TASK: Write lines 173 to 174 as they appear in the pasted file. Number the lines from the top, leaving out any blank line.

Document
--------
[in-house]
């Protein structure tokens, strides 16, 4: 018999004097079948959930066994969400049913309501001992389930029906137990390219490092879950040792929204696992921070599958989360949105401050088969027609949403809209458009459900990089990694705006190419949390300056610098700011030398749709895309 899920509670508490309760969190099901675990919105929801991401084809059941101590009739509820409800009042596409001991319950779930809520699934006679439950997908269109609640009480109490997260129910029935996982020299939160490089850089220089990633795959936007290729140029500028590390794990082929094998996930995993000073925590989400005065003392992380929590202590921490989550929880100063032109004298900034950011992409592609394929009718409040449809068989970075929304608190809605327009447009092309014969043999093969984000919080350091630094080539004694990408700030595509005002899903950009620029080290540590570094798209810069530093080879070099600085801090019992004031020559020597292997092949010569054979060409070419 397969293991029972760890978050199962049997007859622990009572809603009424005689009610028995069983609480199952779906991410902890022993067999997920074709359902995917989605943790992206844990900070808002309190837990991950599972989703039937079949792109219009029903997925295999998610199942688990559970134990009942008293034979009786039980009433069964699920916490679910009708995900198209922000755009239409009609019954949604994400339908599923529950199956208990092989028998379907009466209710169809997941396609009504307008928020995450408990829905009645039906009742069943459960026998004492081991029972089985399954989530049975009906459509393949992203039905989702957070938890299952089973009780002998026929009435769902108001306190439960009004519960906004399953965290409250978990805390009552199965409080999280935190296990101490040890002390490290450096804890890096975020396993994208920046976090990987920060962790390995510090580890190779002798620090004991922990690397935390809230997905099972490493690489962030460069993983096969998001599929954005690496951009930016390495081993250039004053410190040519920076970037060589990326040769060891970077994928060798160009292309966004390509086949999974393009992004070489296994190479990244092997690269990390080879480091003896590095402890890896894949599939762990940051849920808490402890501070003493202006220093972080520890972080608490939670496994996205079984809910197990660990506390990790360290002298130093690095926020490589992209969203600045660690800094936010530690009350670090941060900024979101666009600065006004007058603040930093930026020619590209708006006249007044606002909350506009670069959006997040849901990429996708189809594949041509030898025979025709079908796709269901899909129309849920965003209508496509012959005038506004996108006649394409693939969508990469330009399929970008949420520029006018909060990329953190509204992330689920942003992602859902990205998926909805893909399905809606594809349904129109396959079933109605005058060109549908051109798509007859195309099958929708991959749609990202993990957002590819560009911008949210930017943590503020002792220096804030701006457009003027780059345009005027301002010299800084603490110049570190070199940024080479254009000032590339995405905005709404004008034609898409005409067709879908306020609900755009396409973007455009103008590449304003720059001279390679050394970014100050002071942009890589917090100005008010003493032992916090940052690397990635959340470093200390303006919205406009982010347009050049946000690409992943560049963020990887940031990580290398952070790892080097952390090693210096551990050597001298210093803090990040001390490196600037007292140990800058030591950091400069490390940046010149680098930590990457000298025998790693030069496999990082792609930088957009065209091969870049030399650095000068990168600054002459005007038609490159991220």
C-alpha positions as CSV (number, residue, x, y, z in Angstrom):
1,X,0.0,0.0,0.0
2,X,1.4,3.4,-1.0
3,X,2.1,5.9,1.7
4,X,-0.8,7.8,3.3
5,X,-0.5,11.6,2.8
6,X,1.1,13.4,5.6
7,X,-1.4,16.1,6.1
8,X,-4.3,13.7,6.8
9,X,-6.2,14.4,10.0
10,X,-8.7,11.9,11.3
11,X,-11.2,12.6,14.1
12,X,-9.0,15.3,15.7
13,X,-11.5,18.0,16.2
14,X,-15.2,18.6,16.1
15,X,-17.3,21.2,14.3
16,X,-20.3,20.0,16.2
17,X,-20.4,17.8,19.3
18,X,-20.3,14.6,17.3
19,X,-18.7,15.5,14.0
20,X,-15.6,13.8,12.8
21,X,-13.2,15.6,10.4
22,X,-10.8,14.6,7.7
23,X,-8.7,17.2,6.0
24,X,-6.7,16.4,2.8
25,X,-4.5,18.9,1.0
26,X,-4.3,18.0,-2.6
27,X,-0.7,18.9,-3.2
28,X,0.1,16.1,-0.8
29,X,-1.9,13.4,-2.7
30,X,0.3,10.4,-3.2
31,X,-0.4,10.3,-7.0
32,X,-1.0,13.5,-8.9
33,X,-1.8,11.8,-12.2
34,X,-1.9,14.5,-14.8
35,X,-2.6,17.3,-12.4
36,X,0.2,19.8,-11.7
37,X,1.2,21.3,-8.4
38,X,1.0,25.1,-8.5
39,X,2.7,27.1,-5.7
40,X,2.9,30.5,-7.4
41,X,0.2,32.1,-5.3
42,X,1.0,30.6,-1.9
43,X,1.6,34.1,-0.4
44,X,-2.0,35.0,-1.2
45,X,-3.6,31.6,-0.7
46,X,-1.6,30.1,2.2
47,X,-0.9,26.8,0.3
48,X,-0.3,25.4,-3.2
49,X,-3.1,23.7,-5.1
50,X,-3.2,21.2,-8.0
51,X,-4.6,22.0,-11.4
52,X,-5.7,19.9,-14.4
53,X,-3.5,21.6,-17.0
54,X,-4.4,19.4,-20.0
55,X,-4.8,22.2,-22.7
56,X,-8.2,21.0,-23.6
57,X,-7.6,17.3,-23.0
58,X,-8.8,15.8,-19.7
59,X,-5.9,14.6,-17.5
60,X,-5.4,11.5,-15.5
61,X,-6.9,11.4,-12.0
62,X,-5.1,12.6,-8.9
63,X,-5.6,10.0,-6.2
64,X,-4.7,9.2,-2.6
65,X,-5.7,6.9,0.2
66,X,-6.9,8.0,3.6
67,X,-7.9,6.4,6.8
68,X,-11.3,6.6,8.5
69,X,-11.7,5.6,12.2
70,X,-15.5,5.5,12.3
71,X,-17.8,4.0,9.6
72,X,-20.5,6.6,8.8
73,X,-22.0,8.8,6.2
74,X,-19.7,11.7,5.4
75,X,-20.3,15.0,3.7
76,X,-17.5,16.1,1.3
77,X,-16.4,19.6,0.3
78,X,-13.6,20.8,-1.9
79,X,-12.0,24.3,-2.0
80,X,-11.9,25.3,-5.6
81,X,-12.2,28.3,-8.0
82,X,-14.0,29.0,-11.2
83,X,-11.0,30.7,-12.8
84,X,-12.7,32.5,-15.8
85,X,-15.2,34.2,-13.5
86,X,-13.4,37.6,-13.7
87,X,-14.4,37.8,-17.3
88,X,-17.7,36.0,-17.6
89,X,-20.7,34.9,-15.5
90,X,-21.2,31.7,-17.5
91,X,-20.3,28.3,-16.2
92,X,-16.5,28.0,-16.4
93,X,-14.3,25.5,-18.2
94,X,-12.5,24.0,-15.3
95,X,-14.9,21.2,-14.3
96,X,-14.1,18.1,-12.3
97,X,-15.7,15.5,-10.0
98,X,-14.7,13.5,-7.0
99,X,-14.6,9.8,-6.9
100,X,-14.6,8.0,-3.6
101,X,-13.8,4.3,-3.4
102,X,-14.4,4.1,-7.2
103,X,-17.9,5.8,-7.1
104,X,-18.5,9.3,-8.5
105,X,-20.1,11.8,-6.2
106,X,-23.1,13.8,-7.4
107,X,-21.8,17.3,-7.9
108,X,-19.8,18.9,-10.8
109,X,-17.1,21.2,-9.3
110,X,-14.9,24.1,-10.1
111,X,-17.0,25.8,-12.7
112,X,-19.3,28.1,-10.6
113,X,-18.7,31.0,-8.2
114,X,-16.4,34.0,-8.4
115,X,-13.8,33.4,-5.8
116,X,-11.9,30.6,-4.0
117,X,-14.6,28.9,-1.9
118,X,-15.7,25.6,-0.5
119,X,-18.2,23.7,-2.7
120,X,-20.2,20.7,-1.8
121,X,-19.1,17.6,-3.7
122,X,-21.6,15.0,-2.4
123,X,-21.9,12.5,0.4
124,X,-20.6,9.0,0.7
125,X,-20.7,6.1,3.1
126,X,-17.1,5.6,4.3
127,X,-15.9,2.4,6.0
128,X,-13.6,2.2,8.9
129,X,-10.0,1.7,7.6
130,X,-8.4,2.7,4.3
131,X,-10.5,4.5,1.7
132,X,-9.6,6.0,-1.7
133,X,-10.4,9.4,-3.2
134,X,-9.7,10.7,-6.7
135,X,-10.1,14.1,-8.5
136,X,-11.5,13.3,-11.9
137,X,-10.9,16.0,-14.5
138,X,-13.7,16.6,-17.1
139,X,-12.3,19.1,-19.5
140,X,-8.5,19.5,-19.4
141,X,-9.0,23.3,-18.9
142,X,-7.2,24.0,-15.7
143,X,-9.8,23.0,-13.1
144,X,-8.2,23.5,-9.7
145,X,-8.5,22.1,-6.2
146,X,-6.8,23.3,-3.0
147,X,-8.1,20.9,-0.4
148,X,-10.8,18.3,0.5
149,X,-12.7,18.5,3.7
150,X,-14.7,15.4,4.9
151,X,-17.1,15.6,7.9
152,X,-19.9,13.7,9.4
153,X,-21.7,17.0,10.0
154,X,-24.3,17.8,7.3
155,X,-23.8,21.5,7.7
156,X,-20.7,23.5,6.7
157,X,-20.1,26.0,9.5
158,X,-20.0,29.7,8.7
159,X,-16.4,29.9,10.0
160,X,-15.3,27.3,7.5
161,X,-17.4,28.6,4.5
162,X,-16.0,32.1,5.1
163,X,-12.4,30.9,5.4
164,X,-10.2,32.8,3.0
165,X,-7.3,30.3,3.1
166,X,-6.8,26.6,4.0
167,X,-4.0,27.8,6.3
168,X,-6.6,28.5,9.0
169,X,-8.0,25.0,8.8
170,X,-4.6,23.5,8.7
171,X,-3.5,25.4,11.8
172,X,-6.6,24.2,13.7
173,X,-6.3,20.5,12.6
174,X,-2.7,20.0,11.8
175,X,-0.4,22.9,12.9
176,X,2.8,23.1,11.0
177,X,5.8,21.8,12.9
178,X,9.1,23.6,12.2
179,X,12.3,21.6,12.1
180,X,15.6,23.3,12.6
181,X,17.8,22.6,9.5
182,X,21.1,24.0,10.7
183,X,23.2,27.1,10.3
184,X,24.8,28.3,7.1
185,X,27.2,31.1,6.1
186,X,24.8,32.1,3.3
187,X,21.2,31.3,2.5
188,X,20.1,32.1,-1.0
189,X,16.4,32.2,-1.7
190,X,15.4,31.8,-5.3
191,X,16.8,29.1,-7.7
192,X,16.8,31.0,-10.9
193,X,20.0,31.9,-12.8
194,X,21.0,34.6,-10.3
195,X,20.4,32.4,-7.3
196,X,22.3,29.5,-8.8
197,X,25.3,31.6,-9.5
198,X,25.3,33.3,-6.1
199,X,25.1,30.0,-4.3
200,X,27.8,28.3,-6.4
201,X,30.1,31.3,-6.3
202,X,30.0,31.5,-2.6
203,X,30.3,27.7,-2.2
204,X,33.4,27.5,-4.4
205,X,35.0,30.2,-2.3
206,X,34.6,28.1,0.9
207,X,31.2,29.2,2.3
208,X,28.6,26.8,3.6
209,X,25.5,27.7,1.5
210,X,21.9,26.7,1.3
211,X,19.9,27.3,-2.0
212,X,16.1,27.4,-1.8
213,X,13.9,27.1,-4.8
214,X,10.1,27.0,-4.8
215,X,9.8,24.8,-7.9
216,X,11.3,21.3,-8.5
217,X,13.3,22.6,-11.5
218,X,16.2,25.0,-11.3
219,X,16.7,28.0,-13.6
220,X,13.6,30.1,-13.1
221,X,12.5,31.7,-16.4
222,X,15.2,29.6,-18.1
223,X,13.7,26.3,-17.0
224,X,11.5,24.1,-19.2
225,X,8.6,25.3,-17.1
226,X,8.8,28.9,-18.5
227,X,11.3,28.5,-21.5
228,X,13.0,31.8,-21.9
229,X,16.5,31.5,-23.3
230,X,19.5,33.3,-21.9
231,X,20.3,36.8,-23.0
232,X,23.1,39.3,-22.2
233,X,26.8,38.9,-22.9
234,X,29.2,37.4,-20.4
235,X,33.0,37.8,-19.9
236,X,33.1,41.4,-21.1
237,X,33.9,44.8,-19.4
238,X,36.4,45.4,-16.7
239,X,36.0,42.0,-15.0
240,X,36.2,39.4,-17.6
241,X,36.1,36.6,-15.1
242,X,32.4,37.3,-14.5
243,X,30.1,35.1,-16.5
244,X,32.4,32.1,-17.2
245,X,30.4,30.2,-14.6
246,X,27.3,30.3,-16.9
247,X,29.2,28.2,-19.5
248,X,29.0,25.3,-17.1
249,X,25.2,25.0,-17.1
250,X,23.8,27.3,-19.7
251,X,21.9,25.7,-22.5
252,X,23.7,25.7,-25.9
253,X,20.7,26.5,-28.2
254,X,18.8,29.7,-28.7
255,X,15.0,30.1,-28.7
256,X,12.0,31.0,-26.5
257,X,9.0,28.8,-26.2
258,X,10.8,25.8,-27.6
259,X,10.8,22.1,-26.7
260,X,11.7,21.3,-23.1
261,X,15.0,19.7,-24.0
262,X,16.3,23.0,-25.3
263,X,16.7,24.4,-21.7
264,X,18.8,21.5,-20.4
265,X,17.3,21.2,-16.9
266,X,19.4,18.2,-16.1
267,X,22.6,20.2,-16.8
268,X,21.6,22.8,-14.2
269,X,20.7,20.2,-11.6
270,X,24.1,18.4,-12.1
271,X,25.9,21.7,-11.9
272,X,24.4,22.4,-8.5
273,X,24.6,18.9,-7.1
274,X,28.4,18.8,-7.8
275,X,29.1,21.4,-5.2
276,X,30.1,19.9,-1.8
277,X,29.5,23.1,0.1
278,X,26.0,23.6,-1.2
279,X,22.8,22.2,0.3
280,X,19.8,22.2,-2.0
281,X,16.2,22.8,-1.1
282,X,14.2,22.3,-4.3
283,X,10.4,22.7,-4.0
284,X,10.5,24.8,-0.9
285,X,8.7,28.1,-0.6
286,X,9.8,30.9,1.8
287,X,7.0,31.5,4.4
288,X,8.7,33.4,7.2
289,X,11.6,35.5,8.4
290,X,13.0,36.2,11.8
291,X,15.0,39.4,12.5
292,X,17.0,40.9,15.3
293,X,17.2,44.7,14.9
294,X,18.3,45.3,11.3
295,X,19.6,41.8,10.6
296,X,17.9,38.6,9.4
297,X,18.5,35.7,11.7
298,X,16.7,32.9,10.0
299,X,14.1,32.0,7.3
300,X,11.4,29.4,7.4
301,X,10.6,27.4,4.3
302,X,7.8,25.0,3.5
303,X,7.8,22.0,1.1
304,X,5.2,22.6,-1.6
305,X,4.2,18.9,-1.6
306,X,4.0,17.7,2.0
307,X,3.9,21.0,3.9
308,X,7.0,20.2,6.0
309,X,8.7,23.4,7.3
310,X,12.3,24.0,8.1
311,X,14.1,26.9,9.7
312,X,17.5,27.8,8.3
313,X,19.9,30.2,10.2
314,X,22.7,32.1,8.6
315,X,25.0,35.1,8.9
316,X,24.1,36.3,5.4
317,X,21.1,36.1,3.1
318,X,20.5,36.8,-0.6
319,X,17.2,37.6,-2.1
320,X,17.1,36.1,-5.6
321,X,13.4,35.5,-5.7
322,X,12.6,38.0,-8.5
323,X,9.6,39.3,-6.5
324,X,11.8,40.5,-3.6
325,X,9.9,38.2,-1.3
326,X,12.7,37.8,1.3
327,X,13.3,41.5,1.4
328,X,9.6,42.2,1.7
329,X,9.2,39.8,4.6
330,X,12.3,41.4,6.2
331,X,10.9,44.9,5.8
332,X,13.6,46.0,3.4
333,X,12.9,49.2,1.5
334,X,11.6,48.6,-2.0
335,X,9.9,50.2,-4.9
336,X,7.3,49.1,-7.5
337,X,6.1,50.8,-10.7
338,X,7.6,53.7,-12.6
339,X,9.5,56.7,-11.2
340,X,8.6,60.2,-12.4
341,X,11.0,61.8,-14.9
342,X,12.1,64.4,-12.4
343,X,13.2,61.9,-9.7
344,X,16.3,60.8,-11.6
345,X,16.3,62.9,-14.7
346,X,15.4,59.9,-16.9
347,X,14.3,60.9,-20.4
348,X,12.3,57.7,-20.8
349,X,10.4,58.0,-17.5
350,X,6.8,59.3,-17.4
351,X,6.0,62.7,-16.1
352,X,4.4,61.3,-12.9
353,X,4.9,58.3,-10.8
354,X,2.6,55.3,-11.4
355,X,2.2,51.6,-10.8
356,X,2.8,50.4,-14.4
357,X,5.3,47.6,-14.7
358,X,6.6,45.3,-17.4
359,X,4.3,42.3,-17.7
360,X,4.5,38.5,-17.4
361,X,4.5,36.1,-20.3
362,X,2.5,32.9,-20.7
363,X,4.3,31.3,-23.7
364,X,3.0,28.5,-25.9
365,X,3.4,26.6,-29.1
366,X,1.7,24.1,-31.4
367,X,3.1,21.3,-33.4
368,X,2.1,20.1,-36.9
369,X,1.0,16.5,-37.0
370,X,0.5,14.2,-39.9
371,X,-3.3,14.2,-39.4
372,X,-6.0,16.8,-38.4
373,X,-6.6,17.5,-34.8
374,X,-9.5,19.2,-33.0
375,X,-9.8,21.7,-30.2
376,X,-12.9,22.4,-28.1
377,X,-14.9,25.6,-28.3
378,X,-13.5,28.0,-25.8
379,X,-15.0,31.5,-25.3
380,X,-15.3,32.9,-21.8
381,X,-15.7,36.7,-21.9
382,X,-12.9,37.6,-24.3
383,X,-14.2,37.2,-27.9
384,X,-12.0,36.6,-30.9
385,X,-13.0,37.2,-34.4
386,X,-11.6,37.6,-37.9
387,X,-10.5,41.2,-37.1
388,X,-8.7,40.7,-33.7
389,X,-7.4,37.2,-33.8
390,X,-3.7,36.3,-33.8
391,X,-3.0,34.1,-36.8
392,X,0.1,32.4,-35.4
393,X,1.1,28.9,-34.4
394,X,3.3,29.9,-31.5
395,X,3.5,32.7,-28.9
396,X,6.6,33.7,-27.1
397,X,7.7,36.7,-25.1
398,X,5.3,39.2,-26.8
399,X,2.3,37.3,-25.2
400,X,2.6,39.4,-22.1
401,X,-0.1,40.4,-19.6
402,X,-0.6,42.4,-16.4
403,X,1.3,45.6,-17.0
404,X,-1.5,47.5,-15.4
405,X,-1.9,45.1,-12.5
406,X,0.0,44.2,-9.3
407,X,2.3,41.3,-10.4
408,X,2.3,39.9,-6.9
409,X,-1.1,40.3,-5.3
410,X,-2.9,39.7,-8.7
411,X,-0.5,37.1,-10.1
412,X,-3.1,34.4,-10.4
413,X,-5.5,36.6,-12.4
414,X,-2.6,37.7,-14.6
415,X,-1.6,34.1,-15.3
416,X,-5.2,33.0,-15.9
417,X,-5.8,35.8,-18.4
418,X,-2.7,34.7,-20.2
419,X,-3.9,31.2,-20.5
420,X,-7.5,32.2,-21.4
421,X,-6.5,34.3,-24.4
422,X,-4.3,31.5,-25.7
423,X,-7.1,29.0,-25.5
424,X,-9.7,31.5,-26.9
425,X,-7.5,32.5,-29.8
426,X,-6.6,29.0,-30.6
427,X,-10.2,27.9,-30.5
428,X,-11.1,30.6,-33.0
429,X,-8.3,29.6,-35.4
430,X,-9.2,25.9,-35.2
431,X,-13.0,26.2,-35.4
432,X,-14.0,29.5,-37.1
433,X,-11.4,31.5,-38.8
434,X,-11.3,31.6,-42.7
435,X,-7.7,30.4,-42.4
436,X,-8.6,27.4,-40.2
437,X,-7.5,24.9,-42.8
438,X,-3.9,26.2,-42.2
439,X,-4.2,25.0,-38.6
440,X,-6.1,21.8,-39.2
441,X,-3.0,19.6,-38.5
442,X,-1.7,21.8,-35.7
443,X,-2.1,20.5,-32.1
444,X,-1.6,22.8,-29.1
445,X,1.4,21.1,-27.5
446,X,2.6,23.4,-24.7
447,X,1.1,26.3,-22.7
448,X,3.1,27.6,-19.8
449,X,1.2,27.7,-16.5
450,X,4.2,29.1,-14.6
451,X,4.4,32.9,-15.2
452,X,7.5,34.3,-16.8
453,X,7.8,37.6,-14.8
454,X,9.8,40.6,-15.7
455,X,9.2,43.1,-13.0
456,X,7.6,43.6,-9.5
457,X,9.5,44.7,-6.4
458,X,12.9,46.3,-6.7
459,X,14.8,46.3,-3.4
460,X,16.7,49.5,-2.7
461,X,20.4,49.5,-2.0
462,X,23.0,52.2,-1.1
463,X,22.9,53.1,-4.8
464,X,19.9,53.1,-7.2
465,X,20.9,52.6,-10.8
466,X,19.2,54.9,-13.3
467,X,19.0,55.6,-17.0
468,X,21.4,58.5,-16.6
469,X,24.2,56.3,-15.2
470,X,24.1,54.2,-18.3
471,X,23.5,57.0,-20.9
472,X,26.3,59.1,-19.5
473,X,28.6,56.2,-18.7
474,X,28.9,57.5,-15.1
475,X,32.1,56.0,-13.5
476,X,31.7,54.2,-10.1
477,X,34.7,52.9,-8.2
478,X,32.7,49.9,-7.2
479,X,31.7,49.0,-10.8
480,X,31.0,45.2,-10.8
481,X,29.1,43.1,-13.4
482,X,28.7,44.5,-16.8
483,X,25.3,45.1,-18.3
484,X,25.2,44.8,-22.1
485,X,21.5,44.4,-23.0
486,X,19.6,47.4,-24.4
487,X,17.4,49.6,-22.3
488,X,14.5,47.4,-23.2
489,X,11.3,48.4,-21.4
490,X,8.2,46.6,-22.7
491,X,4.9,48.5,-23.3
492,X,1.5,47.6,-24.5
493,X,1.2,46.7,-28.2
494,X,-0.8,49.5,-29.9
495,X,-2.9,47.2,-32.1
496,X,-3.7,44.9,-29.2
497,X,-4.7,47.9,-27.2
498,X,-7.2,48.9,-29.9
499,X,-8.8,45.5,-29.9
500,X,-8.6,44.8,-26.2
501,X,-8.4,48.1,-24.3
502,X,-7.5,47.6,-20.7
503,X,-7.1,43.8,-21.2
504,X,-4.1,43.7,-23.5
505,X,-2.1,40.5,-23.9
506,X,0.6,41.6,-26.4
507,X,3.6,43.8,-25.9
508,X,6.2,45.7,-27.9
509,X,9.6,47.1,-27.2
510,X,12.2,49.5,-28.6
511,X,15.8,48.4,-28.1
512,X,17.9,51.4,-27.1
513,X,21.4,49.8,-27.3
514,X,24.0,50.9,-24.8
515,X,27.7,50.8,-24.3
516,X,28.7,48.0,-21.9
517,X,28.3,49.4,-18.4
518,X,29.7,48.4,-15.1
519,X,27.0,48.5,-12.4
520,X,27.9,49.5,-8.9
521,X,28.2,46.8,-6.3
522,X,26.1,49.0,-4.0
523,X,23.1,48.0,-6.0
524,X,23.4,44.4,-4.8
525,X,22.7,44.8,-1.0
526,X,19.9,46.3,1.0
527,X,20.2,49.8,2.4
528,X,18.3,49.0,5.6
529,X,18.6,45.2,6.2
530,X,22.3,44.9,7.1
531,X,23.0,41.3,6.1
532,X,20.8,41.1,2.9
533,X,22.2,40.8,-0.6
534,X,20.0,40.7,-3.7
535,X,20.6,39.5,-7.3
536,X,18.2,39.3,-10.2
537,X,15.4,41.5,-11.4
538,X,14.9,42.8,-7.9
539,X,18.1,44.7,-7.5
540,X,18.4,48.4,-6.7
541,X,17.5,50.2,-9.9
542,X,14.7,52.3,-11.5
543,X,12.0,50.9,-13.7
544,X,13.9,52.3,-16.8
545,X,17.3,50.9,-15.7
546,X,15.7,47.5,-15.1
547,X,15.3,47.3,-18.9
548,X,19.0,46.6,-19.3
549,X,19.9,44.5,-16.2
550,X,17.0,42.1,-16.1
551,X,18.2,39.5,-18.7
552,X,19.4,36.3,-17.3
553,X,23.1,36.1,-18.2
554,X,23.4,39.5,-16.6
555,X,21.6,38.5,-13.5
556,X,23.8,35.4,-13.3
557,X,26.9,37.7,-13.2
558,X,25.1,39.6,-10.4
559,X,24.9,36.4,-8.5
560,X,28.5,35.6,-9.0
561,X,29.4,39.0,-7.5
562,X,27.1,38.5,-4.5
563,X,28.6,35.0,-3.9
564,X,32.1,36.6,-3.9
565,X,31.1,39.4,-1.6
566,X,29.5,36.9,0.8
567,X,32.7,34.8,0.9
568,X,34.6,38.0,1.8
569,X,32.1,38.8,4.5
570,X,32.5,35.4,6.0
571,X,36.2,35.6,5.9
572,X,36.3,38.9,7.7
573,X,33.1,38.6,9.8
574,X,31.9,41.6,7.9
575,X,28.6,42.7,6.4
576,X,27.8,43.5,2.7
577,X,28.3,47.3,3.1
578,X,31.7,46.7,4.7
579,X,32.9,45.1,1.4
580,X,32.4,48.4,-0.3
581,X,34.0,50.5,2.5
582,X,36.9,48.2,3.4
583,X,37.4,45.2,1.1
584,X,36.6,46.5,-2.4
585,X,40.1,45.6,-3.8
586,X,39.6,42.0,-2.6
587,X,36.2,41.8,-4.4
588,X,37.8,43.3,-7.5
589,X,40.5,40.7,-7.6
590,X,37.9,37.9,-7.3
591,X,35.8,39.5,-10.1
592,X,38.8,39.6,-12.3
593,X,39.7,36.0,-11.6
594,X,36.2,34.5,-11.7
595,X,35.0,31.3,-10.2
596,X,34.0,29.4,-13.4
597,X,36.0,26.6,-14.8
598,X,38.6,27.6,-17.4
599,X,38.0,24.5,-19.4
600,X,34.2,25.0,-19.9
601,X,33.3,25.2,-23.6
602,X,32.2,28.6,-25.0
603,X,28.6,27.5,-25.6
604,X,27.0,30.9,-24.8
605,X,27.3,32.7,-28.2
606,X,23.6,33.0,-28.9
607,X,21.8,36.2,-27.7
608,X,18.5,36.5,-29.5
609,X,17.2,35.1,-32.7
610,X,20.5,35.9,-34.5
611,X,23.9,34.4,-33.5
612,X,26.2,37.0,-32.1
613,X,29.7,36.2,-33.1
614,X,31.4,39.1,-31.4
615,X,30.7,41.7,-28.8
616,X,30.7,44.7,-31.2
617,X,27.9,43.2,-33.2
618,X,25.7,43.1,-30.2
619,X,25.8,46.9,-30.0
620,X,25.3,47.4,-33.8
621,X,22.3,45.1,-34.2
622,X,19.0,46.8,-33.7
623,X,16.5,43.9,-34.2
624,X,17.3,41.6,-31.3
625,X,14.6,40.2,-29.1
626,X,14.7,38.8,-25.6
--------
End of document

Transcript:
170,X,-4.6,23.5,8.7
171,X,-3.5,25.4,11.8